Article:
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Recruiters Should Use Subtle Cues

As law schools and other masters’ and doctoral-level programs compete for students, recruiters need to be armed with the best tools possible. Many of these tools come from the field of behavioral economics. BE research has identified theories and nudges that can be used during the recruiting process to make it more likely that a student will choose to attend a particular school. For example, the London School of Economics’ research on consumer financial decision-making can be applied to influence one of the most important decisions a person will ever make – where to attend graduate school.

In the study titled, ‘Focal versus background goals in consumer financial decision-making’, researchers found that priming individuals with ‘self-expressive’ background goals may make individuals willing to accept lower returns or greater financial risk when making an investment (Aspara, 2015). In this case, an individual’s emotional tie or connection with a particular company outweighed the potential financial gain or risk associated with making the investment decision.


What is a subtle cue?

To ‘prime’ individuals with subtle cues, information has to be shared through text, graphic images, video, or even colors that an individual will relate to on a personal level. To break this down… have you ever bought a shirt because it was the same color your favorite football team wears or chosen to eat at a restaurant because the person in the brochure had the same look or style as you? Did you ever purchase a product with the U.S. flag on it because it was made here at home? If so, you may have been influenced by subtle cues. Purchasing a product with a U.S. flag on it may speak to your patriotism and value system. Eating at a restaurant where people in the ads look like you may make you feel more comfortable or remind you of dining out with friends. In each of these examples, the subtle cue should have elicited a pleasurable response by making you feel happier or comfortable.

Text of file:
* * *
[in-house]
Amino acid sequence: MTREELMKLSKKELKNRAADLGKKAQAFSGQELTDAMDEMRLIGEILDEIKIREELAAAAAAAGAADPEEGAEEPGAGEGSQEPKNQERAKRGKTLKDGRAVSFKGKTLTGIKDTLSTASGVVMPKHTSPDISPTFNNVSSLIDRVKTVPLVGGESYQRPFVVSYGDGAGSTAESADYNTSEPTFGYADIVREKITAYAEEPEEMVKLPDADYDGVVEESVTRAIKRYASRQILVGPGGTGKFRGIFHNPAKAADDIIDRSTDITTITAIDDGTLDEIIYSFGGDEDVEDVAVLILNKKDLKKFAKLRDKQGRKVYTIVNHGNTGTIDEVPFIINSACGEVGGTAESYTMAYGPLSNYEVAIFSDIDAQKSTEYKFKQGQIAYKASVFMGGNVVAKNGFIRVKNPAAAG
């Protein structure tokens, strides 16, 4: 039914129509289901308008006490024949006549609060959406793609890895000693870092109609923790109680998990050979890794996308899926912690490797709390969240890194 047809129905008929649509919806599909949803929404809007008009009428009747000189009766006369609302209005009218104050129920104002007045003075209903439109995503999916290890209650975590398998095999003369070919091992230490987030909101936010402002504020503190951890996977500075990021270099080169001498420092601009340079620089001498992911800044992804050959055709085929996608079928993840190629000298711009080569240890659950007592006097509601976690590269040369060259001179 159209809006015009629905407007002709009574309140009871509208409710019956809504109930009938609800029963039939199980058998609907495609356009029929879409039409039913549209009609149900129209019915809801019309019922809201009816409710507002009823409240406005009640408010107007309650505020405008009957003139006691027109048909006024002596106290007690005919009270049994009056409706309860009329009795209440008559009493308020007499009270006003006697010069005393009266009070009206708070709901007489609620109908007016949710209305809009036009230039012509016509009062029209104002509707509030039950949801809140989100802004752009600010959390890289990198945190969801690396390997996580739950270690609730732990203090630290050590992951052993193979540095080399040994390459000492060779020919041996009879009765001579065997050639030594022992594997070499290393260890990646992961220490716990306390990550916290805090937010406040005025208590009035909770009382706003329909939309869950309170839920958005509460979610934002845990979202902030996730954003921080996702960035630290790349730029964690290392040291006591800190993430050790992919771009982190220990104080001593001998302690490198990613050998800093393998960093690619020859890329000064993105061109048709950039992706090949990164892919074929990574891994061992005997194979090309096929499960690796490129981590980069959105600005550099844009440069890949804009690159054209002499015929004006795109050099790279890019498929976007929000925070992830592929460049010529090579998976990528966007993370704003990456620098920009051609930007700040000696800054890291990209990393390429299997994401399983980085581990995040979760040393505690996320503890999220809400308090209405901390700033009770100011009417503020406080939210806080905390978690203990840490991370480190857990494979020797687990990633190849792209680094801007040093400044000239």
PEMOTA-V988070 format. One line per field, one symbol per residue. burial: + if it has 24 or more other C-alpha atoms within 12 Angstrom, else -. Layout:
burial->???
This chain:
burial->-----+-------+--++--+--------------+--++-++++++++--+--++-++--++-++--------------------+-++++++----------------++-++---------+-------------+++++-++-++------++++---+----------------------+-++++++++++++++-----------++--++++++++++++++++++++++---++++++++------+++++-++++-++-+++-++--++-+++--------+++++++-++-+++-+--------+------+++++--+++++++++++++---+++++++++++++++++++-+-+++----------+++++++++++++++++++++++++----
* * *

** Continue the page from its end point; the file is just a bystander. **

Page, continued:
Warning: These same researchers found that overt attempts to achieve this connection can backfire. Subtlety is key.


Recruiters can use subtle cues if they understand what individual students care about and what matters to them.

The typical application for graduate school does not contain enough personal questions to get an idea of who a student is as a person – what they care about and what their value system is. This type of in-depth data is critical for recruiters wishing to use subtle cues in their marketing material, acceptance letters and admitted student days. Schools need to reevaluate their application process, including how they intake and process applicant information to arm recruiters with the information they need to effectively incorporate behavioral economic theories into their recruiting strategies.

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